1. A Brief Chronological History of AUV Development

It is informative to understand what has happed over the past few decades relative to the development of AUVs. It is clear that the process has led to a technology whose time has arrived. Prior to 1970 - Special Applications of AUVs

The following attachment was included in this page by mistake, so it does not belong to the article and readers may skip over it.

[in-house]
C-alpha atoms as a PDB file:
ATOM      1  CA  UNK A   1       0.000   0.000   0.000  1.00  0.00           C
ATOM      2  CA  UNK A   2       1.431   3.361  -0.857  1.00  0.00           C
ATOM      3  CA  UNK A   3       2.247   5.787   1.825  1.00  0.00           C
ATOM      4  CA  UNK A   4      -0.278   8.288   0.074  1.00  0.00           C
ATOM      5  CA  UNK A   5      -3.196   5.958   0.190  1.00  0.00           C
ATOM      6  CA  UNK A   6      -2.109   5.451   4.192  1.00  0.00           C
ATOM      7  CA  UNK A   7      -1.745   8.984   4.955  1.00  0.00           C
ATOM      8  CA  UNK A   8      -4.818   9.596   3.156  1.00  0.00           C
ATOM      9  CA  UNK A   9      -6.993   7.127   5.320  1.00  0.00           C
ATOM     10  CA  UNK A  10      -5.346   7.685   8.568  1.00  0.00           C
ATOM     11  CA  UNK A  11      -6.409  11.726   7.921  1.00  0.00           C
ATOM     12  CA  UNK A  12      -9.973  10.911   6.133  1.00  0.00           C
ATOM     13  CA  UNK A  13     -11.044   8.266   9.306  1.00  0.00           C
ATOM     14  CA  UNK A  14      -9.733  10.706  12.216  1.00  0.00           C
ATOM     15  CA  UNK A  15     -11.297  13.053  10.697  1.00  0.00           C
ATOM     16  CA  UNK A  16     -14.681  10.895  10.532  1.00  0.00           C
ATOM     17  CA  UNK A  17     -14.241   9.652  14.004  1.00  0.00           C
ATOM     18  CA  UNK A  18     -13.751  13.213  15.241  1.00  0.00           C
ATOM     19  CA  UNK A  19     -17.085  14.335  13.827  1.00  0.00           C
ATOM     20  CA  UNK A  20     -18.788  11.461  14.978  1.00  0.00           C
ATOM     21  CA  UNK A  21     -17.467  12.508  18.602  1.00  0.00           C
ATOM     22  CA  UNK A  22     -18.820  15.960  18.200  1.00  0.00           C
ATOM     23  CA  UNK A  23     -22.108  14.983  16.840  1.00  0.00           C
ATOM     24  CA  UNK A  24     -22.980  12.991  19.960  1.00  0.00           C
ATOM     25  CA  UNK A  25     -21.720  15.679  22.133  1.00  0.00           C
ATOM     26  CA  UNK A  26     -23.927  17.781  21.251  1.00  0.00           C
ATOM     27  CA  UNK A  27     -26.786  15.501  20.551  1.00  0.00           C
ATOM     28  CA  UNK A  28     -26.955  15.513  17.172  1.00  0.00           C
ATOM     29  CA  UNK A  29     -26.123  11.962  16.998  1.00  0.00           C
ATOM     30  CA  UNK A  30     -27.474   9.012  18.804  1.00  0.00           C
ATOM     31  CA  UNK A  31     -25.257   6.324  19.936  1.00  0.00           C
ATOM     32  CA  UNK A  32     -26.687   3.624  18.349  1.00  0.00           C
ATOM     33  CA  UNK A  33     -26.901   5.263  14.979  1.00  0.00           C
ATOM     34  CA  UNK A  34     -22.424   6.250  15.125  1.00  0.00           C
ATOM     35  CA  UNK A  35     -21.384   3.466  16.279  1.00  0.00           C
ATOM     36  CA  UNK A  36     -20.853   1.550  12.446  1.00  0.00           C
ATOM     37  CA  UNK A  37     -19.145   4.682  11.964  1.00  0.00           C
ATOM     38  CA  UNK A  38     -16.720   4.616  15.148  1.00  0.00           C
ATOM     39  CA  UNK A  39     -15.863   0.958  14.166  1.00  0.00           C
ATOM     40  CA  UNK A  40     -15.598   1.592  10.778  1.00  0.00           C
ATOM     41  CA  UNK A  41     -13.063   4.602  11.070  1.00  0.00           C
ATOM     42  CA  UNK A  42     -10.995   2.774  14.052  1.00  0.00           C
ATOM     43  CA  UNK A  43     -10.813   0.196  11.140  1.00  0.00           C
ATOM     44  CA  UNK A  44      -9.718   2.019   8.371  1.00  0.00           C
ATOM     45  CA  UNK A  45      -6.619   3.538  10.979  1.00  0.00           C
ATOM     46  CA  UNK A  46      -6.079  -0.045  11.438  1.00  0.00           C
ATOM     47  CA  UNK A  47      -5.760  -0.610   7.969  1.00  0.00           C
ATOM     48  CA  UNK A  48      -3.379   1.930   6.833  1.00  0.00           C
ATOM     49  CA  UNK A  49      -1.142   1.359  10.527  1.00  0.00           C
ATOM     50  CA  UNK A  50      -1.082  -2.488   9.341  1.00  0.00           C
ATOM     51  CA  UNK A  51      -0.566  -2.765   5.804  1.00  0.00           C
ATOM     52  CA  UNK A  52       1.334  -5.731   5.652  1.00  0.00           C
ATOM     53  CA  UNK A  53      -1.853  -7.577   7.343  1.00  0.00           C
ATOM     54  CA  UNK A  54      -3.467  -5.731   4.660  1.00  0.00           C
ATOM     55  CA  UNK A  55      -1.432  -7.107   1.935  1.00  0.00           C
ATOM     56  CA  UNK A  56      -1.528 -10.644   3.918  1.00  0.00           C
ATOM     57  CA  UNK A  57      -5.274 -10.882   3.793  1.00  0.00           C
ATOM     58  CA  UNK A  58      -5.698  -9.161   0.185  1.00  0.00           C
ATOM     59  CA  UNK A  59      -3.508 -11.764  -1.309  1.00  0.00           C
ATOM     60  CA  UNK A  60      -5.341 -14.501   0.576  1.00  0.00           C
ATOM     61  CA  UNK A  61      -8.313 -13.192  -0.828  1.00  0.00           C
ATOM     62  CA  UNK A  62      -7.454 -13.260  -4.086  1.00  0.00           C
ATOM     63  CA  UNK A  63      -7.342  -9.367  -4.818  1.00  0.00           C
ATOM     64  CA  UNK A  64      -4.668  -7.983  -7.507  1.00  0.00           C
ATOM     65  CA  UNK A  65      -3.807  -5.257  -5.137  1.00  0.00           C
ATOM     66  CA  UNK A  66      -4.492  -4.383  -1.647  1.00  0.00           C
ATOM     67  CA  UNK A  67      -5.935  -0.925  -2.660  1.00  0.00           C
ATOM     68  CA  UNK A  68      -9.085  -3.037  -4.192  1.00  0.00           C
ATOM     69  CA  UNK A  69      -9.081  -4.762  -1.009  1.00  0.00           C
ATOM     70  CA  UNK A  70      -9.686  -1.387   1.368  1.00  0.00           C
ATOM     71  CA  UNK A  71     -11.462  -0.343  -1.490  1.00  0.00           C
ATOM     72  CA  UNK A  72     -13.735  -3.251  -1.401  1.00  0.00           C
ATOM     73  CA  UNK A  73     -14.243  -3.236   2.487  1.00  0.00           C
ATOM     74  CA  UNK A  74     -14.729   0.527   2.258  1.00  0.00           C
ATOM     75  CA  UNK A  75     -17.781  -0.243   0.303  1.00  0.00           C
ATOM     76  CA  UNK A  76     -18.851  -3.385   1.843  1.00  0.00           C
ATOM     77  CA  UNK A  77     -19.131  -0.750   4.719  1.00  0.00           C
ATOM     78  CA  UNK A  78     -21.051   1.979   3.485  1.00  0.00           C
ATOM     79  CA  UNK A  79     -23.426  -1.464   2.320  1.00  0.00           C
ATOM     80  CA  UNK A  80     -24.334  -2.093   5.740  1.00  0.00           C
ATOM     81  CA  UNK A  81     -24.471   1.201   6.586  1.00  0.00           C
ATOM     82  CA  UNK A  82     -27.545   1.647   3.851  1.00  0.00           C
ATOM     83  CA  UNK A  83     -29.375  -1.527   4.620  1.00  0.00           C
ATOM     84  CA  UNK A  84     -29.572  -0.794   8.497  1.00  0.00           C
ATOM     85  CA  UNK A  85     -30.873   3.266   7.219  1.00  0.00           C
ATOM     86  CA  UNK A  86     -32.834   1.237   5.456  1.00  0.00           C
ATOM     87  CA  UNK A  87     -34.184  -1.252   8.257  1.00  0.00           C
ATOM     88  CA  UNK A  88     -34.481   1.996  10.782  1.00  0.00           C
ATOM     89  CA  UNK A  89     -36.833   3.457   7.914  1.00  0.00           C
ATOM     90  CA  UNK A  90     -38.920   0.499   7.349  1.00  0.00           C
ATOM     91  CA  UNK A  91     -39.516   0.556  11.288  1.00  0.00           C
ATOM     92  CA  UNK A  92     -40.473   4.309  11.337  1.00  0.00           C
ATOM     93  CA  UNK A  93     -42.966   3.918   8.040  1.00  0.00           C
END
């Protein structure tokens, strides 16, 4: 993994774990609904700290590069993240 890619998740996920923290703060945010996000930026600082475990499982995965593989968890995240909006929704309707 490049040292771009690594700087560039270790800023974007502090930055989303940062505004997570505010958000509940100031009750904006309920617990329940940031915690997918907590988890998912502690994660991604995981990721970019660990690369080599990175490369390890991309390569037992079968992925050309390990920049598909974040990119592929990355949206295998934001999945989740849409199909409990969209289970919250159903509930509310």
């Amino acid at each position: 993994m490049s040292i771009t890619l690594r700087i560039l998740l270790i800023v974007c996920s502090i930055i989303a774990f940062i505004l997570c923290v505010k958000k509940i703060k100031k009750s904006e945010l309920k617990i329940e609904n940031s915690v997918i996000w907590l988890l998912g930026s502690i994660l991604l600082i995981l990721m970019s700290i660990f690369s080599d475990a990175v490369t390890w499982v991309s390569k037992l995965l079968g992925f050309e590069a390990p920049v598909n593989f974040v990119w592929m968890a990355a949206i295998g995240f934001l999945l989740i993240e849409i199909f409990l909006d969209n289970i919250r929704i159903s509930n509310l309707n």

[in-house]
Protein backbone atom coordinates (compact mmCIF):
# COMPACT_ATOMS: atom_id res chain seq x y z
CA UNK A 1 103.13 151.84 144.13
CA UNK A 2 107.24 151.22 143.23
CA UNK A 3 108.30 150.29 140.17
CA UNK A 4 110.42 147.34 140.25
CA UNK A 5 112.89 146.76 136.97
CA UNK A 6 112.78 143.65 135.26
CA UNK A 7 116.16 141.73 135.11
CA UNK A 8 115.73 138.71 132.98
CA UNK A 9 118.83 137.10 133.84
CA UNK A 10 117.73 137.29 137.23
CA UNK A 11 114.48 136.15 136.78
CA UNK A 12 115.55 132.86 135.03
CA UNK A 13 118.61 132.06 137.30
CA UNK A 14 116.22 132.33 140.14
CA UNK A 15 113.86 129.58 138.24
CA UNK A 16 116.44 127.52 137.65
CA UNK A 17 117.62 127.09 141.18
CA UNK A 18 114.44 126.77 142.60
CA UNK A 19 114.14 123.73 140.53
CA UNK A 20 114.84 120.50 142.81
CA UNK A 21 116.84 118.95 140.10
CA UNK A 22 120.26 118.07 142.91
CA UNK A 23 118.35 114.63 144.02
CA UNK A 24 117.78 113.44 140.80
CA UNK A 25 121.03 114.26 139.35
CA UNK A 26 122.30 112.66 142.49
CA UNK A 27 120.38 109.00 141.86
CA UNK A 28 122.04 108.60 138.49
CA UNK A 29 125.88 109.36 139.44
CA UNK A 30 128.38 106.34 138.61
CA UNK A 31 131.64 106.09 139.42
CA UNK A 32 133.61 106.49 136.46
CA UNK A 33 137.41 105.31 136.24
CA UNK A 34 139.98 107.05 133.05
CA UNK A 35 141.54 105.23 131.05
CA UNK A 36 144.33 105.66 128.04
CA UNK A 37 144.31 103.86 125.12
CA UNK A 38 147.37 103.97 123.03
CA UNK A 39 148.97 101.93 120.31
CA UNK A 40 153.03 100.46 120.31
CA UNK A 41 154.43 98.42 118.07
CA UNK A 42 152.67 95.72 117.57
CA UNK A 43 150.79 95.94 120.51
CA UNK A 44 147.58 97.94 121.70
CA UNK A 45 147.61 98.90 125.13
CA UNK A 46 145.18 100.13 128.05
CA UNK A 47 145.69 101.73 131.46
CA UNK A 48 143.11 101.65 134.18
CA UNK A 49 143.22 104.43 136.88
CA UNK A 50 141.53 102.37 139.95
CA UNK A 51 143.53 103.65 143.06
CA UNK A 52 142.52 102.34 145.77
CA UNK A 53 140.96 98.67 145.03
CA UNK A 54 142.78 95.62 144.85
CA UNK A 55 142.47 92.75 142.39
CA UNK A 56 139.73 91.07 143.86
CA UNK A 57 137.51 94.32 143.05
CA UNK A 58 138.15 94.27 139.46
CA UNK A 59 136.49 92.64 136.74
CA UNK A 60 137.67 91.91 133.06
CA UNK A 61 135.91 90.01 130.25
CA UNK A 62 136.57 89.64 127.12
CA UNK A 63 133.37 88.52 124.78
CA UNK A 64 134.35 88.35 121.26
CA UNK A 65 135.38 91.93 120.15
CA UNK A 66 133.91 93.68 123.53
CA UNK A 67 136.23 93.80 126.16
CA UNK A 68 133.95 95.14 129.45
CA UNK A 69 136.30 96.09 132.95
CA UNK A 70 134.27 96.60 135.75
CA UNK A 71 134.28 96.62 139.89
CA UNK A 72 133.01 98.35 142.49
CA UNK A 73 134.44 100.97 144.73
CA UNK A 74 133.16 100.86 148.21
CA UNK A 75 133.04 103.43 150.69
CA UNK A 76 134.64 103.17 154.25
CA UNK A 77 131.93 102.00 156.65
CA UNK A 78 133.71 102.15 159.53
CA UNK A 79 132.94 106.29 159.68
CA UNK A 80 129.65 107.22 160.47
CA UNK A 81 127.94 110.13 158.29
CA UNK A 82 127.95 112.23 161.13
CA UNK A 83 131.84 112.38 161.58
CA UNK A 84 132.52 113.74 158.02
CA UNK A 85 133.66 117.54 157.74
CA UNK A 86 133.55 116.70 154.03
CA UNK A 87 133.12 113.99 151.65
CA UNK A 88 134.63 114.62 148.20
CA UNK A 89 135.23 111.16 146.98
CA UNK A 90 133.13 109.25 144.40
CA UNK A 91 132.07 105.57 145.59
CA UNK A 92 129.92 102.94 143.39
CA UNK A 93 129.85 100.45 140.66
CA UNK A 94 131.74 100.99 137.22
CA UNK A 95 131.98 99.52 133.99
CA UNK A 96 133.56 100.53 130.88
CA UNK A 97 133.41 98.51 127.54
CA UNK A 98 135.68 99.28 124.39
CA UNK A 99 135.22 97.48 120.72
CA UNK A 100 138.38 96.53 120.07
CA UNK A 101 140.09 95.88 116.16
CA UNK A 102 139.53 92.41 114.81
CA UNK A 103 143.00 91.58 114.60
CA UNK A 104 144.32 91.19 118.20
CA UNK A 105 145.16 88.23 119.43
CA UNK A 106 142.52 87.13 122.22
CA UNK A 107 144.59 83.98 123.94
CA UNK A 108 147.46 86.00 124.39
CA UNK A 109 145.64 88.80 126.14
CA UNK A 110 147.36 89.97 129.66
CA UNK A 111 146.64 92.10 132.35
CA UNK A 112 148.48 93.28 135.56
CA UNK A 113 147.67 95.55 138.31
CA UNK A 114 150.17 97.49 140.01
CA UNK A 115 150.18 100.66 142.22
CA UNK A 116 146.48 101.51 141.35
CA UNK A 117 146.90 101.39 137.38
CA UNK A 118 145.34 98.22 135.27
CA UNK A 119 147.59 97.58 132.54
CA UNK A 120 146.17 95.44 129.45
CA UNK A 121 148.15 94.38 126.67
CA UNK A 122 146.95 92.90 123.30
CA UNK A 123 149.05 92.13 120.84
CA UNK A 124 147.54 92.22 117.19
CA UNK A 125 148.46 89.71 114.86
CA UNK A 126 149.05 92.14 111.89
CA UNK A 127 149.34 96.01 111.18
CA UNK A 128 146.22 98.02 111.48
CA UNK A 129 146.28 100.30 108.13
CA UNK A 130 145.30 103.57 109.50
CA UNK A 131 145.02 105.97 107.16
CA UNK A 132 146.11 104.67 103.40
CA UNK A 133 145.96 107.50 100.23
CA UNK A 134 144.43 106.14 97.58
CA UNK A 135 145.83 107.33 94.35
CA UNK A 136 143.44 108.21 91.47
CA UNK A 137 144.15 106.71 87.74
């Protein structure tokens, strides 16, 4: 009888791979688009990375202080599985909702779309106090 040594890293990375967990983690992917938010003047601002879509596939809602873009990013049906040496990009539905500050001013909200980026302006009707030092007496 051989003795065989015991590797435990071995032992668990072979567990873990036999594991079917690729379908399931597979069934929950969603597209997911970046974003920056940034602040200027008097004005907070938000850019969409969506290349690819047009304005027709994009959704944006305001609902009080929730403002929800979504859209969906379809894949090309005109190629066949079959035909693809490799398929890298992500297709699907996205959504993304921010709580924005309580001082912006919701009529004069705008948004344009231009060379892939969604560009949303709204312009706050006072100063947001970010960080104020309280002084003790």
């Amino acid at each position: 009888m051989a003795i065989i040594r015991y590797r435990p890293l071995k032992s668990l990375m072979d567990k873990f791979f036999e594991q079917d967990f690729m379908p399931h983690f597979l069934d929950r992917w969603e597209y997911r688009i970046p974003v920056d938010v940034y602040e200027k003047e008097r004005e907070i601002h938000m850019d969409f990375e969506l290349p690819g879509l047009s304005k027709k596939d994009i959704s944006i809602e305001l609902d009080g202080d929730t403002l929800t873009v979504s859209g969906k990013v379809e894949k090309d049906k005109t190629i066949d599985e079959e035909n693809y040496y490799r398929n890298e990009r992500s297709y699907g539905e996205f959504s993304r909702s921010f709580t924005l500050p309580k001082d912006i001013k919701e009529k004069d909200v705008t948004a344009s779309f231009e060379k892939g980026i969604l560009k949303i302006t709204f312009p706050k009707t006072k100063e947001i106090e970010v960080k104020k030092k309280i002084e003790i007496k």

. Initial investigations into the utility of AUV systems. AUV development began in the 1960s. A few AUVs vehicles are built mostly to focused on very specific applications / data gathering. There are not a great amount of published papers that describe these efforts. 1970 - 1980 - Explore the Potential of AUVs . Technology development; some testbeds built. During the 1970s, a number of testbeds were developed. The University of Washington APL developed the UARS and SPURV vehicles to gather data from the Arctic regions. TheUniversity of New Hampshires Marine Systems Engineering Laboratory (now the Autonomous Undersea Systems Institute) developed the EAVE vehicle (an open space-frame AUV) in conjunction with a complementary effort undertaken at the US Navys facility in San Diego. Also at this time the Institute of Marine Technology Problems, Russian Academy of Sciences (IMTP, RAS) began their AUV program with the development of the SKAT vehicles, as well as, the first deep diving AUVs L1 & L2. Other AUV testbeds were also fabricated. This was a time of experimentation with technology in hopes of defining the potential of these autonomous systems. There were some successes and many failures. The vision shared by the development community far exceeded the technology available to implement that vision. None the less, there was significant advancement in AUV development. 1980 - 1990 - Experiment with Prototypes . Advances in technology reinforce development efforts. . Proof of Concept (POC) prototypes are developed/tested/used. In the 1980s there were a number of technological advances outside of the AUV community that greatly affected AUV development. Small, low power computers and memory offered the potential of implementing complex guidance and control algorithms on autonomous platforms. Advances in software systems and engineering made it possible